Why Do These Bugs Come Out in Late Summer?

Stinging insects can be seen all spring and summer long, but it is generally not until the late summer and early fall that they become a major nuisance for business owners. In the late summer, stinging insect colonies are well established and all of the workers are out foraging for food. They need to collect enough food to feed themselves, the queens, and to make sure that queen has enough food for overwintering. All this increased activity results in an increased threat of coming into contact with a stinging insect.

During this foraging period, the colony workers can become agitated and aggressive and can sting without much cause or warning. They are also much more likely to be buzzing around and getting into areas they haven’t been before. All of this increased activity can be bad news for your business; nothing will drive away your customers like a swarm of stinging insects around the entrance of your establishment.

In late summer, the queens are also working overtime to produce eggs that will turn into new queens and males. Once the eggs are mature, the adults will leave the colony to mate. Then, the new queens will create nests of their own nearby to overwinter in and to establish colonies of their own next spring. This activity will produce a lot of new nesting areas on your property since they tend to not stray too far away from their original nest.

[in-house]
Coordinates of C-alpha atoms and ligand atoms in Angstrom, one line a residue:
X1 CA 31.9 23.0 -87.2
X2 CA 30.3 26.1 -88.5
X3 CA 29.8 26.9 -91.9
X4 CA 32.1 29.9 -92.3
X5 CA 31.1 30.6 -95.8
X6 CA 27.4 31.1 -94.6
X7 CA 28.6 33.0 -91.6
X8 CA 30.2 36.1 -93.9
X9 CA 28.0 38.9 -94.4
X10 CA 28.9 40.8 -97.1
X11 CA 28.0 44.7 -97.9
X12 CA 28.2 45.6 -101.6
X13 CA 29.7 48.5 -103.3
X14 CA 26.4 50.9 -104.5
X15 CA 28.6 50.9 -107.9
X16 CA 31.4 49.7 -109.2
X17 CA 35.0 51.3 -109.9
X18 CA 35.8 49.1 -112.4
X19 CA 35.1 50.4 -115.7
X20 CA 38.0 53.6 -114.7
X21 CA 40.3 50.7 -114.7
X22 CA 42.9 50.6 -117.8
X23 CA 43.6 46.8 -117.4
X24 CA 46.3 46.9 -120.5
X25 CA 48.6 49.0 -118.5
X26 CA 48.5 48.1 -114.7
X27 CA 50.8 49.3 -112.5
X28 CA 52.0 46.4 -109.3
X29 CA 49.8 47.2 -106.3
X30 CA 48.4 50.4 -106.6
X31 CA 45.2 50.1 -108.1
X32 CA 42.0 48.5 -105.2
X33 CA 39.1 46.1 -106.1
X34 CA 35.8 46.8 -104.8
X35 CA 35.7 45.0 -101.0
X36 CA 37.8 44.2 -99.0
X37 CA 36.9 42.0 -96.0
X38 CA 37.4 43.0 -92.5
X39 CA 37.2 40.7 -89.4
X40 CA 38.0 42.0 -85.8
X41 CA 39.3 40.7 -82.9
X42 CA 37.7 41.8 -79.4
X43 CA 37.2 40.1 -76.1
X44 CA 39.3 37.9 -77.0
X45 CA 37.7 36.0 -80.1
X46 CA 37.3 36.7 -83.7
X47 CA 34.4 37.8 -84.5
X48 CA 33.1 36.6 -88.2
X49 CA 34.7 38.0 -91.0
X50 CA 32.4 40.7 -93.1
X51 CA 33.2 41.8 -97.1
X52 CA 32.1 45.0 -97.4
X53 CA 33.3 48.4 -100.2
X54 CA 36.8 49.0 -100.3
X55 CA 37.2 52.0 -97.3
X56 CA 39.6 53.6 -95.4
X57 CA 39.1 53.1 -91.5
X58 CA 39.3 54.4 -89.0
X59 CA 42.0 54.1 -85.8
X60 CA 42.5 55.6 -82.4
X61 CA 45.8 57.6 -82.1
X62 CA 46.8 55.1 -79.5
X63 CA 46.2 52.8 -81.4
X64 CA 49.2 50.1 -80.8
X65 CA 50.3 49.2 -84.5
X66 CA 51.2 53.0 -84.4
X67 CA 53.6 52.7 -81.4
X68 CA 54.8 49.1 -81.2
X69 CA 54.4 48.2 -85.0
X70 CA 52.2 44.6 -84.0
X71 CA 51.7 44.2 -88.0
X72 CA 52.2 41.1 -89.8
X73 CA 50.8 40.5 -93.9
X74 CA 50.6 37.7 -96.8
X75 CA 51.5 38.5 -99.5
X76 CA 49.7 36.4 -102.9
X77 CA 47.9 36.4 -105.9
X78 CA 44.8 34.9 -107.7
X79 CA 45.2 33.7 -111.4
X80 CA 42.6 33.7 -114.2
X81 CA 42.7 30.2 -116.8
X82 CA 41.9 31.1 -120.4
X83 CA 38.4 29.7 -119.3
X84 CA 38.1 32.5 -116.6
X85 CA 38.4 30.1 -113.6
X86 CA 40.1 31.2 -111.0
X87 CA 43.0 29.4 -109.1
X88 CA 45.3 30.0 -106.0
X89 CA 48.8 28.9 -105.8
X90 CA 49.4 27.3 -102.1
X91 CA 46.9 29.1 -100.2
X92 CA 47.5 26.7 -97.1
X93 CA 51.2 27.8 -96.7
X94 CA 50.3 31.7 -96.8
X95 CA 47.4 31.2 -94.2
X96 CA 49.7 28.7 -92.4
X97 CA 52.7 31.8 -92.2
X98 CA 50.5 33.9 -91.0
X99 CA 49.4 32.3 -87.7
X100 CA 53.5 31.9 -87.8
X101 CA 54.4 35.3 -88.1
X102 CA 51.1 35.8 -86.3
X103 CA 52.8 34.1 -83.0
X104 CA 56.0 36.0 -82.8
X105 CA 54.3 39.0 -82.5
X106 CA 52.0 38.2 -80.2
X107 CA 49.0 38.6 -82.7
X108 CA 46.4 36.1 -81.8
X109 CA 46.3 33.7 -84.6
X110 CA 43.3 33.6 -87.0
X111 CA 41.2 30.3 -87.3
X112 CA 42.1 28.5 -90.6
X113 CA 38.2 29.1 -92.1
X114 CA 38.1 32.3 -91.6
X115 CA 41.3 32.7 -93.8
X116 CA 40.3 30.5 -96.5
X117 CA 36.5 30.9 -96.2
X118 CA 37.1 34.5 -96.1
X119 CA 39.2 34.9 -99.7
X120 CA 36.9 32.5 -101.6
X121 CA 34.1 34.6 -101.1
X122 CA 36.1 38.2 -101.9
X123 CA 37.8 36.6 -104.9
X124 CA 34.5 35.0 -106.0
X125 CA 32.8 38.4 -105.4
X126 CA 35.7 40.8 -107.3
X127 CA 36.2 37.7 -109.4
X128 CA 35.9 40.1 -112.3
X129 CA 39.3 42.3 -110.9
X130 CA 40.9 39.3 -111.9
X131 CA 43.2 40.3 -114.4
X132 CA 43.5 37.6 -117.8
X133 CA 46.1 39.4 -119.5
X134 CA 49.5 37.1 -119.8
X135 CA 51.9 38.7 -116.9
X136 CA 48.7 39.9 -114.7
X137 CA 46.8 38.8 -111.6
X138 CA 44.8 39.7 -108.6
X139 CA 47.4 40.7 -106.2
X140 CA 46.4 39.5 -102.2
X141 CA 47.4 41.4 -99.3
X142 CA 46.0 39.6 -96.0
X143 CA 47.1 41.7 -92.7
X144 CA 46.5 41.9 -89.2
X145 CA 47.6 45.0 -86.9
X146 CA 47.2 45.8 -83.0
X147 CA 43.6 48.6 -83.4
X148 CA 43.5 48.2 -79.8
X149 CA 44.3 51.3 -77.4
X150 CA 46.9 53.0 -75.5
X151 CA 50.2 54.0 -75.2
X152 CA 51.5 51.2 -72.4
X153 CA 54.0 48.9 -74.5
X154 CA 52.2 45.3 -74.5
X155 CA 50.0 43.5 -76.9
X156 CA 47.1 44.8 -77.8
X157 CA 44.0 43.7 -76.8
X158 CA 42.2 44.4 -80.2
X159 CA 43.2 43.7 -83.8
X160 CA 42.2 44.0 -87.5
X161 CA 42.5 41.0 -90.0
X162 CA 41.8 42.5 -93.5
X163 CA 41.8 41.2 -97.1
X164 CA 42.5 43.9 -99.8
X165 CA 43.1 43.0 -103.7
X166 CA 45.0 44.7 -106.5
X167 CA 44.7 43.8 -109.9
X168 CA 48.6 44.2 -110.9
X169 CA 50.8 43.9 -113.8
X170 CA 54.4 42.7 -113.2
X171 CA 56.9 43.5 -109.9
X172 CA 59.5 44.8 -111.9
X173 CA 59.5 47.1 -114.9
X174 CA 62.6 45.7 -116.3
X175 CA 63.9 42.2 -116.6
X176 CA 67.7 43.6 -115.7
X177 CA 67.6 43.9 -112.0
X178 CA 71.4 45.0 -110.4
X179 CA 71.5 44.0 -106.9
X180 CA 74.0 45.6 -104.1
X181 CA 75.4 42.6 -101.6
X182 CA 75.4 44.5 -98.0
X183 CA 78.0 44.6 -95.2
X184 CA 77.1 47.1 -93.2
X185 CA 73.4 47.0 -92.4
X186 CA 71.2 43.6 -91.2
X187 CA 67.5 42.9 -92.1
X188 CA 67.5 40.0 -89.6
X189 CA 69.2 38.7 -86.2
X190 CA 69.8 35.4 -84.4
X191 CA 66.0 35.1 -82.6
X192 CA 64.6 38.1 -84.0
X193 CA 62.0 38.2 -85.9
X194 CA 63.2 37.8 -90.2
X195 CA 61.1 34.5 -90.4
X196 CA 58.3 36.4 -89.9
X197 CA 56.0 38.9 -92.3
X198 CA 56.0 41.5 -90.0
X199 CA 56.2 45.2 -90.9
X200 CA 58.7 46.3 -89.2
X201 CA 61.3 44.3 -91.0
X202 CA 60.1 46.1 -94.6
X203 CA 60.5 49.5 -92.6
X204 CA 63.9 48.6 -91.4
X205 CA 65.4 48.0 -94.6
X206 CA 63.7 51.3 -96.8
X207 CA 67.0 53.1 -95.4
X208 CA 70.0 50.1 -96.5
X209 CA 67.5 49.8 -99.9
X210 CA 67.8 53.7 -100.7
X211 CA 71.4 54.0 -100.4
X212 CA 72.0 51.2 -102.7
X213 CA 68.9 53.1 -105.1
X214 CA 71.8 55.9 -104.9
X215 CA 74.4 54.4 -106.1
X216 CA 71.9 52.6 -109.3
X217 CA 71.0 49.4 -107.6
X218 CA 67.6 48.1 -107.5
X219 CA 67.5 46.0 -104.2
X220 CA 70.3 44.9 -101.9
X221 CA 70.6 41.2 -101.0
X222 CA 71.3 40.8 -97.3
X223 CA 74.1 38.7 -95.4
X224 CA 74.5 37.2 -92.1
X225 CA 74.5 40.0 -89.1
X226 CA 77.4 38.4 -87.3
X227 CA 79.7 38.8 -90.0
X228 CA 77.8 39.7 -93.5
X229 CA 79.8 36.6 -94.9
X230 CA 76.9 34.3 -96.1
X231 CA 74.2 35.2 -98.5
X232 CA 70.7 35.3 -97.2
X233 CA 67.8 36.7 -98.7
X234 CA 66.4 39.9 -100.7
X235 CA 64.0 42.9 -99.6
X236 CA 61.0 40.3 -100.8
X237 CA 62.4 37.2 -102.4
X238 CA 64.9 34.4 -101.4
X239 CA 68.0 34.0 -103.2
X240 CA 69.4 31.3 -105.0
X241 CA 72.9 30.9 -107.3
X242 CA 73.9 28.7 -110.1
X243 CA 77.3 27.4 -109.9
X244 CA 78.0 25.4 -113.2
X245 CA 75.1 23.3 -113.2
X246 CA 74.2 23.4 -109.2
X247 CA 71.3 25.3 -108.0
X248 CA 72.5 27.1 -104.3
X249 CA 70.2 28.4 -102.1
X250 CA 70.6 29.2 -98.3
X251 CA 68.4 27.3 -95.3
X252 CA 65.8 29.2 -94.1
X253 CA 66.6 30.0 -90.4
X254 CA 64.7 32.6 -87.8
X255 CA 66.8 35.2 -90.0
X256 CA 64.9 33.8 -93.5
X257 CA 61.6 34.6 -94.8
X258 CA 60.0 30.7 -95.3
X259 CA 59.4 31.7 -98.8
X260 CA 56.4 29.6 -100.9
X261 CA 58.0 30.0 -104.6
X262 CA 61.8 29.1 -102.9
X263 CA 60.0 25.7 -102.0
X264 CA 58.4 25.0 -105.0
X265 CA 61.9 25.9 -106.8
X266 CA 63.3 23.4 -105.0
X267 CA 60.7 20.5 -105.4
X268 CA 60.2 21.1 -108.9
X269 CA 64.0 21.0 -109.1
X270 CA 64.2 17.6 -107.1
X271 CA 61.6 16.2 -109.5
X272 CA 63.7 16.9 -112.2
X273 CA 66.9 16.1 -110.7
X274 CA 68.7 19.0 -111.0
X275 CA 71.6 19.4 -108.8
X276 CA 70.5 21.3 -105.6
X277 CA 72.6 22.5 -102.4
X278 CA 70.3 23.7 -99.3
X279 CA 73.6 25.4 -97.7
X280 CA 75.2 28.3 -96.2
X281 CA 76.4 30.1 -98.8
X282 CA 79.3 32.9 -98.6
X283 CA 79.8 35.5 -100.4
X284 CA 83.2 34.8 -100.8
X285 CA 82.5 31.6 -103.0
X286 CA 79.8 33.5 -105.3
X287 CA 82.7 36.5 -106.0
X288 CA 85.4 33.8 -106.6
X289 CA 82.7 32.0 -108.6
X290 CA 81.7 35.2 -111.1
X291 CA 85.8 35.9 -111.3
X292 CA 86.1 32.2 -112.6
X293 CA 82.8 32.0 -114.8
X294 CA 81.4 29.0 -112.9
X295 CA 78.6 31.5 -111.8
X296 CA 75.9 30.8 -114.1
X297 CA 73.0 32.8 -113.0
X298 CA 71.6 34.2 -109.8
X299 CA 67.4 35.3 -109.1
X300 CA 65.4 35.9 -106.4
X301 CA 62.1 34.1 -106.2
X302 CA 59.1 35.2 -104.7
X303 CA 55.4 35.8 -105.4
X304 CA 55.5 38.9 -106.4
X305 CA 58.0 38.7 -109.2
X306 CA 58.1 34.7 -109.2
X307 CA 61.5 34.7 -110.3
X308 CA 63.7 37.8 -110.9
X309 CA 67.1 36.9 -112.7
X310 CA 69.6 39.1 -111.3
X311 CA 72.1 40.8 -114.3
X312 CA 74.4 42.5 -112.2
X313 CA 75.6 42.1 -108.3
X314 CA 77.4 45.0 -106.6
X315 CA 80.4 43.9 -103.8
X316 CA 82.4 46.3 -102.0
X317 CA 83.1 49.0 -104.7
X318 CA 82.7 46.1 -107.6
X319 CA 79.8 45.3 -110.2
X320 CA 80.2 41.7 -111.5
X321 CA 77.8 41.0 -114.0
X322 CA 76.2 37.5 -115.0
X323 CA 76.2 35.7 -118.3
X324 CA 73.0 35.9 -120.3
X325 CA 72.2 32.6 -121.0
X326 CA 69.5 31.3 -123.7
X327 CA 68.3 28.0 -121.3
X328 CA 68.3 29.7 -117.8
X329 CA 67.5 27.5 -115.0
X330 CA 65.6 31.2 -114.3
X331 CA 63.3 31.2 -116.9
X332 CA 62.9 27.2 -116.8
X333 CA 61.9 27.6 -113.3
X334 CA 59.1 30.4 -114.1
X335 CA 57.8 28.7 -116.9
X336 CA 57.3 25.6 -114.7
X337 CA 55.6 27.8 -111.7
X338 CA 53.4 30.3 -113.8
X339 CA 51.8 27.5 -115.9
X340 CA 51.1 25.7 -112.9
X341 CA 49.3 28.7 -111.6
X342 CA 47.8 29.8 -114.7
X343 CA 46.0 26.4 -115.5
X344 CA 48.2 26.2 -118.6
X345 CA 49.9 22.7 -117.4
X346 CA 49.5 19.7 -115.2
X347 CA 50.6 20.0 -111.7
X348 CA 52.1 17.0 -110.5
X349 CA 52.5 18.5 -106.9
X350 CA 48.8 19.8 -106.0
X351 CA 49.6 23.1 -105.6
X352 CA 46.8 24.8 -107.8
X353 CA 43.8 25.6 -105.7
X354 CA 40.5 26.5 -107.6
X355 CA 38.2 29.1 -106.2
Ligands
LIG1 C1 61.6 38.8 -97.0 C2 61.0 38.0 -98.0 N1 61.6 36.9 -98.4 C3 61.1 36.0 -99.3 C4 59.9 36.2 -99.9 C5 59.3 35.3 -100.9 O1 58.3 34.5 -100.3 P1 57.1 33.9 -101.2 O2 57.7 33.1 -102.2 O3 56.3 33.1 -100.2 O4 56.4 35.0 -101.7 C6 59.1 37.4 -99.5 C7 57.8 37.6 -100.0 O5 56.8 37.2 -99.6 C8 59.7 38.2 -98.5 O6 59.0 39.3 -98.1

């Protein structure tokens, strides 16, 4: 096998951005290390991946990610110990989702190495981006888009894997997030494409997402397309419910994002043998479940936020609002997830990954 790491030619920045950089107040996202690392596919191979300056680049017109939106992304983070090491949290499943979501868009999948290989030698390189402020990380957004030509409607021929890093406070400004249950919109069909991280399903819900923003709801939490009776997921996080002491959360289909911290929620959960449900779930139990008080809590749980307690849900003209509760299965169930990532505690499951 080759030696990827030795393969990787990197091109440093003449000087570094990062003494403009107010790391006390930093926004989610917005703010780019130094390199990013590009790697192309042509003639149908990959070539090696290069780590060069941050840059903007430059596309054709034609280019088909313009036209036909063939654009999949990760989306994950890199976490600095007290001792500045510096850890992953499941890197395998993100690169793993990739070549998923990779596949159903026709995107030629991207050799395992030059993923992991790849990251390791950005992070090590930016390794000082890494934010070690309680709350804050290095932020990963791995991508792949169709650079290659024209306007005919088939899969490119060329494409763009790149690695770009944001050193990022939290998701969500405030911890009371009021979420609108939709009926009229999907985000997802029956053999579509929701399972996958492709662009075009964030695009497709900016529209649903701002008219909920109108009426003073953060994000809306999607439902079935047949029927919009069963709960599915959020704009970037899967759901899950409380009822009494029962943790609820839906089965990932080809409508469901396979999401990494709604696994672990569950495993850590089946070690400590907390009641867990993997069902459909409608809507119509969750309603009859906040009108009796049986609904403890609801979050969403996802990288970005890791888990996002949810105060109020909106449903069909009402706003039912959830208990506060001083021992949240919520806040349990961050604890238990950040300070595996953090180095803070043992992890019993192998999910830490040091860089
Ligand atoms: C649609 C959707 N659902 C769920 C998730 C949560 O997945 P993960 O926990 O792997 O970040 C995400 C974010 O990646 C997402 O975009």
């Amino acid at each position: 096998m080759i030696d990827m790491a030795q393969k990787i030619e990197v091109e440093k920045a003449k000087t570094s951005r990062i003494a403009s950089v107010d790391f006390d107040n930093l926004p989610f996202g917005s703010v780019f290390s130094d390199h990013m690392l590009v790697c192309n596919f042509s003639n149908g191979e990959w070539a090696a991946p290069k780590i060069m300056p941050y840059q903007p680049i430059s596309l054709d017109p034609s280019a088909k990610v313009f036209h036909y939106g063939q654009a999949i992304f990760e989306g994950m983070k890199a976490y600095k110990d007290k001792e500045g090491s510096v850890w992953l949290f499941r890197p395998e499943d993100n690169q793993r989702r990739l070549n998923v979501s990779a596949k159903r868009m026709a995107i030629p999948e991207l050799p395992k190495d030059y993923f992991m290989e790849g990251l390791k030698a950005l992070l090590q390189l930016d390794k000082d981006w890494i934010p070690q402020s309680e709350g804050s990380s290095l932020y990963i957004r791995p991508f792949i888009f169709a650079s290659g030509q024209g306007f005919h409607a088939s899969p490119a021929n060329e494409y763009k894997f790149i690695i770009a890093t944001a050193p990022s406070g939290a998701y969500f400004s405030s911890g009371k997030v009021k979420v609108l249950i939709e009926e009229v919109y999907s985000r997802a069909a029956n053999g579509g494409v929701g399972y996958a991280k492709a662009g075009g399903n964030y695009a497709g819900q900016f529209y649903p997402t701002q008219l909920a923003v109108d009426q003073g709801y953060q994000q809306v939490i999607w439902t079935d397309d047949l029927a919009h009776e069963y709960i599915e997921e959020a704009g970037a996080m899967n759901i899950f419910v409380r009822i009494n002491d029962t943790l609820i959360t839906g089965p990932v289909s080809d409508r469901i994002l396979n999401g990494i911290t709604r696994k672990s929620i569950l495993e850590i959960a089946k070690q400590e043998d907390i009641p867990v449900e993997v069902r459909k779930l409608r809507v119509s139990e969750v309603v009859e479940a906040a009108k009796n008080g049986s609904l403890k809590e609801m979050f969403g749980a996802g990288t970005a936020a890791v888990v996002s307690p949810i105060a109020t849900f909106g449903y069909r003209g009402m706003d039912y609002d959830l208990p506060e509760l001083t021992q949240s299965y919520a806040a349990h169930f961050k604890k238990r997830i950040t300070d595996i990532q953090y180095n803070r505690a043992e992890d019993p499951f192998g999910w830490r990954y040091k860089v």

How to Protect Your Business From Stinging Pests

As a business owner, there are many species of stinging insects you need to be aware of so you can protect your property. Common stinging insects include yellow jackets, paper wasps, honey bees, carpenter bees and bumblebees. Depending on the species, these pests may nest in the ground or in trees near the entrance of your business. They may also get inside your building. Inside they tend to nest in wall voids, attic spaces, and crawl spaces. Carpenter bees will create holes in untreated wood in and around your facility leading to costly structural damages. While these insects may be environmentally beneficial, having them nest close to or in your property can be detrimental.

Control measures should be taken in order to prevent you, your employees and customers from being stung by a bee, wasp or hornet, and potentially suffering from an allergic reaction. Some things you can do around your property to prevent stinging insects include:

  • Make sure the grass on your business property is dense and healthy; this will deter ground-nesting insects.
  • Paint and stain untreated wood.
  • Remove garbage frequently. Keep trash cans covered, placing trash storage areas away from the exterior of your building.
  • Make sure cracks and crevices are sealed in your building’s foundation and caulk gaps around windows and doors.
  • If possible, try to keep flowering plants and other landscaping to a minimum around entrance areas to your facility.

The best way to treat an existing problem with stinging insects, and prevent future problems, is to get help from a professional. A pest management professional will be able to safely eliminate stinging insects from your facility and provide you with services to prevent future issues. Keeping stinging insect populations under control will give both you and your customer peace of mind.

Feature Photo by Johann Piber from Pexels